Last week, in what seems to be a street race gone wrong, a father and daughter were killed in a violent crash. The Palmdale, California, accident presumably occurred when two vehicles were racing against each other and one of the vehicles lost control, striking a traffic pole.
The AV Times reports that the two people killed were driving a 2014 Chevrolet Camaro that was going southbound on east 25th street. The vehicle was driven by 54-year-old Manuel Paniagua and in the passenger seat was his daughter, Vanessa Paniagua who was only 17 years old.
The other vehicle involved in the race drove away from the scene without offering any assistance whatsoever to the occupants of the Chevy Camaro. That driver faces possible criminal charges for competing in a street race and for leaving the scene.
The Palmdale Sheriff’s Department is presently investigating the tragic crash and is encouraging anyone with information on what exactly caused the crash to come forward. In regards to seeking damages for the accident, there are a few avenues that can be explored, but that will ultimately depend on who the investigation finds to be liable. It could possibly turn out that if Mr. Paniagua is found liable, the heirs or relatives of Vanessa Paniagua might retain the right to file a wrongful death claim, or in the case that the other driver was found liable both Vanessa and Manuel Paniagua’s heirs could file a claim.
It is often the case in car accidents that the passenger and driver are related which can make filing a wrongful death claim more complicated. Because of the complexities involved in this case, and many other cases like it, it is best to consult a California personal injury attorney so that they may properly assess the situation.
Our California wrongful death attorneys are here to answer any questions you might have. Just give us a call at (323) REAR END.
If you have been injured in an accident in California, or you have been a victim of someone else’s negligent or careless action, you have a right to be compensated for your injuries and also for the loss of wages you have incurred, your medical bills and your pain and suffering.
However, there are some limitations you have to bear in mind if you decide to file a lawsuit.
Limitations Regarding the Lawsuit
The first limitation involves time limits for litigation. All states set limits on the amount of time you have to file a lawsuit in court after you’ve suffered some type of harm.
In California, the statute of limitations for personal injury cases is typically two years from the date of the injury. If the injury was not discovered right away, then it is one year from the date the injury was discovered. But to file an injury claim against a government entity, you are governed by a statute of limitation of only 6 months. It is important to know the differences because they can change the outcome of your case.
The other important limitation regards the maximum damages cap. For personal injury victims, the amount of economic damages that a victim can receive is not limited. This amount of damages is based on the amount of funds that the victim requires to be restored to his/her physical or mental condition prior to the injury. This includes medical expenses, lost wages, compensation for disability and loss of earning capacity.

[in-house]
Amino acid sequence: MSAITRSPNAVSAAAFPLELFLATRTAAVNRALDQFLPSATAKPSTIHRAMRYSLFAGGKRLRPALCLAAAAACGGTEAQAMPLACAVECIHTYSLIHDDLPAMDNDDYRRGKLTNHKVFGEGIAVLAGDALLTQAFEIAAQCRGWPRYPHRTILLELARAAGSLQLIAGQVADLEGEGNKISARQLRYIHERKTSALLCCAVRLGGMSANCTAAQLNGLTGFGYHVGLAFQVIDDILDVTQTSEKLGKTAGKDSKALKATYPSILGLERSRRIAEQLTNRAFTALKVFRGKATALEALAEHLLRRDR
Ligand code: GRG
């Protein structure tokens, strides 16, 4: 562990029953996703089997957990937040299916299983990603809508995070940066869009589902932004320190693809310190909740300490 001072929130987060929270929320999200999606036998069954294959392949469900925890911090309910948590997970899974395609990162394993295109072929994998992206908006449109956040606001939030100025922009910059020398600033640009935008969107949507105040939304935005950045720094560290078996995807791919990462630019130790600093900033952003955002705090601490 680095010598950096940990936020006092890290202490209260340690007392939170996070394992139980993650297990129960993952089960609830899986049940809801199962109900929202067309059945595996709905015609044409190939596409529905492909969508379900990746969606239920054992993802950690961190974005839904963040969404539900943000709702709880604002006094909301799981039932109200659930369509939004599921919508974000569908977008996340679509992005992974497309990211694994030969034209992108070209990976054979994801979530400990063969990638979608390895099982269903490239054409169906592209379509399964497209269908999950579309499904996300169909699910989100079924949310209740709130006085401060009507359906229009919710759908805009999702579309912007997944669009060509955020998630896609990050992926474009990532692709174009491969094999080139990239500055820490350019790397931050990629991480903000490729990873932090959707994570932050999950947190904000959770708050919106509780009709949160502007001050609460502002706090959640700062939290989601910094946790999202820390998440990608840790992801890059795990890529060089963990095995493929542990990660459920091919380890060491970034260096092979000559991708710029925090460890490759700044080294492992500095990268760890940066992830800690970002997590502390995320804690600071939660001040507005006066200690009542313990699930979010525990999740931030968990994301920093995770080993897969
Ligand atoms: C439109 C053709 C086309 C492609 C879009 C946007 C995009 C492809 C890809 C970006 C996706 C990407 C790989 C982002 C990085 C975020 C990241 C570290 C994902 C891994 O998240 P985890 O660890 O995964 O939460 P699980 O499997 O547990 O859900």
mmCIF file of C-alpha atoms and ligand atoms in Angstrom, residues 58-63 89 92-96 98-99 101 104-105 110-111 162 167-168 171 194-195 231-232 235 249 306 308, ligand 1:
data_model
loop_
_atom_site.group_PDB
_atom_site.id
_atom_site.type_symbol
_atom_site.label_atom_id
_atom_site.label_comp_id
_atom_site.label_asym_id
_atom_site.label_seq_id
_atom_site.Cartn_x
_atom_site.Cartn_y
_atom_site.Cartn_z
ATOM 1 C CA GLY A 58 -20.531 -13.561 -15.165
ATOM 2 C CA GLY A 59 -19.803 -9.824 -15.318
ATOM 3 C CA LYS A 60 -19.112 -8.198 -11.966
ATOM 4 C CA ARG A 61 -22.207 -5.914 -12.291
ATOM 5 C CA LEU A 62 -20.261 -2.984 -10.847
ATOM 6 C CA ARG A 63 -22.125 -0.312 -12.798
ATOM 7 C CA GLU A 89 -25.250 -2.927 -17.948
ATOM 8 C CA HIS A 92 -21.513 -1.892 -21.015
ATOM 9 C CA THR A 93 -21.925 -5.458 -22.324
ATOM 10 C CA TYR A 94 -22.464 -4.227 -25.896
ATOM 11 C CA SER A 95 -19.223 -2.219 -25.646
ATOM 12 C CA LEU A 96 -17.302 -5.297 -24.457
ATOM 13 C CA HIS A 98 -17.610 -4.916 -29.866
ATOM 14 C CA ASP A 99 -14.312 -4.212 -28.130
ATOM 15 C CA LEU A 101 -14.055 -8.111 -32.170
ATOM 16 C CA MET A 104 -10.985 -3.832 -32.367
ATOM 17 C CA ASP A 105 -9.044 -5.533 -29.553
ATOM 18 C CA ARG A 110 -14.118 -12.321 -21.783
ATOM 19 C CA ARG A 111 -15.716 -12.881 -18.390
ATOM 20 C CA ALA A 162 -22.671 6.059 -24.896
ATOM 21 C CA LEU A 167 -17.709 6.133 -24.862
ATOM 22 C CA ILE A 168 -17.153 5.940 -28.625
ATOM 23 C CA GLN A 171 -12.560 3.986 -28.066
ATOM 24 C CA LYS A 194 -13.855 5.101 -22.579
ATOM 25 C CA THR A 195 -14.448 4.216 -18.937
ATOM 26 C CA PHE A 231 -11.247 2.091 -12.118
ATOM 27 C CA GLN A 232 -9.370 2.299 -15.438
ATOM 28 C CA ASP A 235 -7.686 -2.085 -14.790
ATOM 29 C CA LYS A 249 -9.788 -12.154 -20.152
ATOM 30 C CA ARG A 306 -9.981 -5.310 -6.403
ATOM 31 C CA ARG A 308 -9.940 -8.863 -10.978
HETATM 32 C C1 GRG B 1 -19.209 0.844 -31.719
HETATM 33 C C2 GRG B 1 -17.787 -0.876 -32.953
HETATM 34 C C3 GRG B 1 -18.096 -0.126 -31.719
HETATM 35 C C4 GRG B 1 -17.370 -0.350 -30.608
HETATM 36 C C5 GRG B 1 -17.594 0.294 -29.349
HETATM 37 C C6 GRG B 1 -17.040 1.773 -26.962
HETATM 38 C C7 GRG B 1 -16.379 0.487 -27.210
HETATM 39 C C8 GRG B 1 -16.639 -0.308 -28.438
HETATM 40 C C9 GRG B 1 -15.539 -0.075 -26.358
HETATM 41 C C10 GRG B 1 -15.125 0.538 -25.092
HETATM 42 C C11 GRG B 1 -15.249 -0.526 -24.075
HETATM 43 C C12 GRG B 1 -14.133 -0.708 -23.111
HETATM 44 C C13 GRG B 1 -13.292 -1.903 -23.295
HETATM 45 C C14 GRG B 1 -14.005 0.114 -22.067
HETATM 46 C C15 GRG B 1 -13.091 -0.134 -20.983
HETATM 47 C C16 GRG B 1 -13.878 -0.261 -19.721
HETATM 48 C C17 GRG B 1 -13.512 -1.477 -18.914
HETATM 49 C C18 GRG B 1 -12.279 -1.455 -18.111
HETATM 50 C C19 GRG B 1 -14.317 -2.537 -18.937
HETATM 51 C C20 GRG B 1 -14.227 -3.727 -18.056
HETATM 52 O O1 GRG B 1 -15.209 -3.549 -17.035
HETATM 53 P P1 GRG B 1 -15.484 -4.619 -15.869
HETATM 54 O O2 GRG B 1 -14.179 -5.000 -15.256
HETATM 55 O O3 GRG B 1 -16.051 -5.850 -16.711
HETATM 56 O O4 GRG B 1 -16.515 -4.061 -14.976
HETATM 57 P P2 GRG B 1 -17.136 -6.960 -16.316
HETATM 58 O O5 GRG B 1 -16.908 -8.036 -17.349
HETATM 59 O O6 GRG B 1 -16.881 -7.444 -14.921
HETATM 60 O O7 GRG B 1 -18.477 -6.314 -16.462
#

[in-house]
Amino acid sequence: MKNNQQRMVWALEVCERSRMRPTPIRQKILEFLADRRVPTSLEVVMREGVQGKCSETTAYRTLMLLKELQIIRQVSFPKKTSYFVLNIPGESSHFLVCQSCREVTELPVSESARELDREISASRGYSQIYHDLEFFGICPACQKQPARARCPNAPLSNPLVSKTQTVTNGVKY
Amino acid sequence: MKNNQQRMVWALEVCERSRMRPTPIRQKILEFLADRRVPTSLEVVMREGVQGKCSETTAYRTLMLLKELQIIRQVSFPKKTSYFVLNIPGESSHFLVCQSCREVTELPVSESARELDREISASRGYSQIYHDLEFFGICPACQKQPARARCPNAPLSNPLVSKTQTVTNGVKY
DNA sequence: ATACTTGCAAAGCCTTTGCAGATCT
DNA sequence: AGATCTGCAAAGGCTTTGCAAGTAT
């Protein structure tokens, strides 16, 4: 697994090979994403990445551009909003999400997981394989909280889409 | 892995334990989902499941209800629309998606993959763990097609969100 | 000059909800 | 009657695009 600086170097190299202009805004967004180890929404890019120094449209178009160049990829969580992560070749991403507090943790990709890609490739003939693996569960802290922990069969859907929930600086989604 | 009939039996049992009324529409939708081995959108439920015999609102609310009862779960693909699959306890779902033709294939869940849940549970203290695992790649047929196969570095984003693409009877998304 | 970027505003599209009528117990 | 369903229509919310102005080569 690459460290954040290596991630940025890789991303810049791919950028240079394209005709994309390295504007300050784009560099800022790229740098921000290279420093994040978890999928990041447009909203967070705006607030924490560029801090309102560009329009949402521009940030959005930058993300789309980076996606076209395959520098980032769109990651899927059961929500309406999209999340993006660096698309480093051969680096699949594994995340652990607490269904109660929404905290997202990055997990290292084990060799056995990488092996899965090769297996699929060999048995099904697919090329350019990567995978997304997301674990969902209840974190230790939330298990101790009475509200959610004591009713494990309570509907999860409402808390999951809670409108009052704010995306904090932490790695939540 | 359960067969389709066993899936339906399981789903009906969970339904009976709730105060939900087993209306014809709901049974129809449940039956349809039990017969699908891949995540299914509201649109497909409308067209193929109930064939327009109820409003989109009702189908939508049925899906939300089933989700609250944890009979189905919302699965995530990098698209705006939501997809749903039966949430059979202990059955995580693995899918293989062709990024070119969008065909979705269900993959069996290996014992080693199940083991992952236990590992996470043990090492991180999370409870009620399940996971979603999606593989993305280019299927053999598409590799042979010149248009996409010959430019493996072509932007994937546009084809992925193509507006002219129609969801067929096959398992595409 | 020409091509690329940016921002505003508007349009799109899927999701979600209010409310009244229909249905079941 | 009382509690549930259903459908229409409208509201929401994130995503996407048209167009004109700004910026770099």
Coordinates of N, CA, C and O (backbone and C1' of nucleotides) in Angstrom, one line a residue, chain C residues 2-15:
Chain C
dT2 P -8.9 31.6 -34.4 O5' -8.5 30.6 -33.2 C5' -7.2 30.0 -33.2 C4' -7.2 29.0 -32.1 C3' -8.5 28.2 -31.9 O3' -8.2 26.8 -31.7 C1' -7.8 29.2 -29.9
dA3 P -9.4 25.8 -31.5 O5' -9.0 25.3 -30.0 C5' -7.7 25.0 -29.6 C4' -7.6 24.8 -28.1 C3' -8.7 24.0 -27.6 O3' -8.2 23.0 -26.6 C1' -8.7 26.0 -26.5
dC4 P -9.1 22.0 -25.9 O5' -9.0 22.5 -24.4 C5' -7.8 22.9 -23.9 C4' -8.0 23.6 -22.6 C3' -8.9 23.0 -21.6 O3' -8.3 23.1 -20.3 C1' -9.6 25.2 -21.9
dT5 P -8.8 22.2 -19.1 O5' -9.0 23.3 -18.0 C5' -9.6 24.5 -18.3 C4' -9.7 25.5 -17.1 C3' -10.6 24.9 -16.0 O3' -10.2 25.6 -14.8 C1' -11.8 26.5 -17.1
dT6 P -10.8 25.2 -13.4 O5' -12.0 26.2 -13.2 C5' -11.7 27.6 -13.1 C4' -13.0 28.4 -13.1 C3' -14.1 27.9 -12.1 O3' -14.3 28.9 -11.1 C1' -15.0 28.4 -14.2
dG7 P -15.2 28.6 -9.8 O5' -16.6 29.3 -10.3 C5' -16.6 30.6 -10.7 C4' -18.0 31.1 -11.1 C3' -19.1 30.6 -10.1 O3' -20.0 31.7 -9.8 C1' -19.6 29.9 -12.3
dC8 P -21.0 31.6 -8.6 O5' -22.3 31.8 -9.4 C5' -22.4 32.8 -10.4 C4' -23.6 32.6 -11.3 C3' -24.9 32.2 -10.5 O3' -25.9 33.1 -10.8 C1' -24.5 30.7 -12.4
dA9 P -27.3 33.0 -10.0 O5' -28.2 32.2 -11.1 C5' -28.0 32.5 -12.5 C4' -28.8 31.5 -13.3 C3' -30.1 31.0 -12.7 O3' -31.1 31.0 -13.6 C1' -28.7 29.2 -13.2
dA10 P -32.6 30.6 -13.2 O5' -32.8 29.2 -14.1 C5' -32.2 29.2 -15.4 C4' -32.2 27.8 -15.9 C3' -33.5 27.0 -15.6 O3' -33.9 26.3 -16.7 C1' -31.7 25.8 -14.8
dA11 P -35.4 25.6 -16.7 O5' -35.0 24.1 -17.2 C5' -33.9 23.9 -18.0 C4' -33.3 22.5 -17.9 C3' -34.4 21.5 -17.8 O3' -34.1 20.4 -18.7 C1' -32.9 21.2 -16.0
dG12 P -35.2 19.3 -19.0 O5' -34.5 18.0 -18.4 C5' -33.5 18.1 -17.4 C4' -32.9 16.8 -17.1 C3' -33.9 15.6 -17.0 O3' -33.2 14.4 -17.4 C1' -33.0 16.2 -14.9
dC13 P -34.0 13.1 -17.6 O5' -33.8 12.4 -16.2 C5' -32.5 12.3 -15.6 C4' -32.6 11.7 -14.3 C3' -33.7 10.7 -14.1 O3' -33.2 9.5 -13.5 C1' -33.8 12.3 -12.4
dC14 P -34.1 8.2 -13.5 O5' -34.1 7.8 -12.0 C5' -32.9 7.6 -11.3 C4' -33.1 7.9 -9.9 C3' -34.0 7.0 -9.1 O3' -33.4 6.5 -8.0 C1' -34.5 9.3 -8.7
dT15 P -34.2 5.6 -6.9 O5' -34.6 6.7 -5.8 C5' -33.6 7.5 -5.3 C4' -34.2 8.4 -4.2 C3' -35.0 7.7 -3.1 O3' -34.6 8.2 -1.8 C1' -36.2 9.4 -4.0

However, a limitation exists regarding the non-economic damages in the claim. These damages include pain and suffering, mental anguish and inconvenience. In California, personal injury victims can only receive a single-digit multiplier of the economic damages that they are awarded. For example, if a personal injury victim is awarded $20,000 in economic damages, the maximum amount of non-economic damages that he or she can receive is $180,000 if the number 9 is the single-digit multiplier that is used.
“Pure Comparative Negligence” Rule
You should also be aware of the fact that in some personal injury cases, such as car accidents for example, the defendant may make the argument that you were the one responsible (at least partially) for causing the accident that forms the basis of your claim.
In that case, if you do share some level of liability, it can affect the total amount of compensation you’ll end up receiving. In shared fault injury cases, California follows a “pure comparative negligence” rule. What this means is that the amount of compensation you’re entitled to will be reduced by an amount that is equal to your percentage of fault for the accident.
If you need help navigating the often complex California injury laws or need help with starting a case, please contact our Los Angeles personal injury law firm at (323) REAR END.
When we send our elderly loved ones to nursing homes, we expect them to receive the utmost in exceptional care. While this is most often the case, many studies suggest that some elderly are receiving less-than-standard treatment or are even experiencing abuse. Recently, there have been several cases in California and across the United States that indicate a high level of nursing home abuse or neglect.
If you have a loved one currently residing in a nursing home in California, you want to make sure you understand the current nursing home laws in order to ensure that they are receiving the best possible care. Nursing home neglect and elder abuse are becoming increasingly more prevalent in the US so the more people that know the laws the more likely it is to stem the problem.
How The Laws Help
In California, all nursing home facilities are regulated by the California Department of Public Health, Licensing and Certification Division. The purpose of the CDPH and other related agencies is to ensure that health care facilities are complying with state laws and regulations regarding health care and to avoid any neglect or abuse.
There are several basic requirements to keep in mind that California law requires of its nursing homes.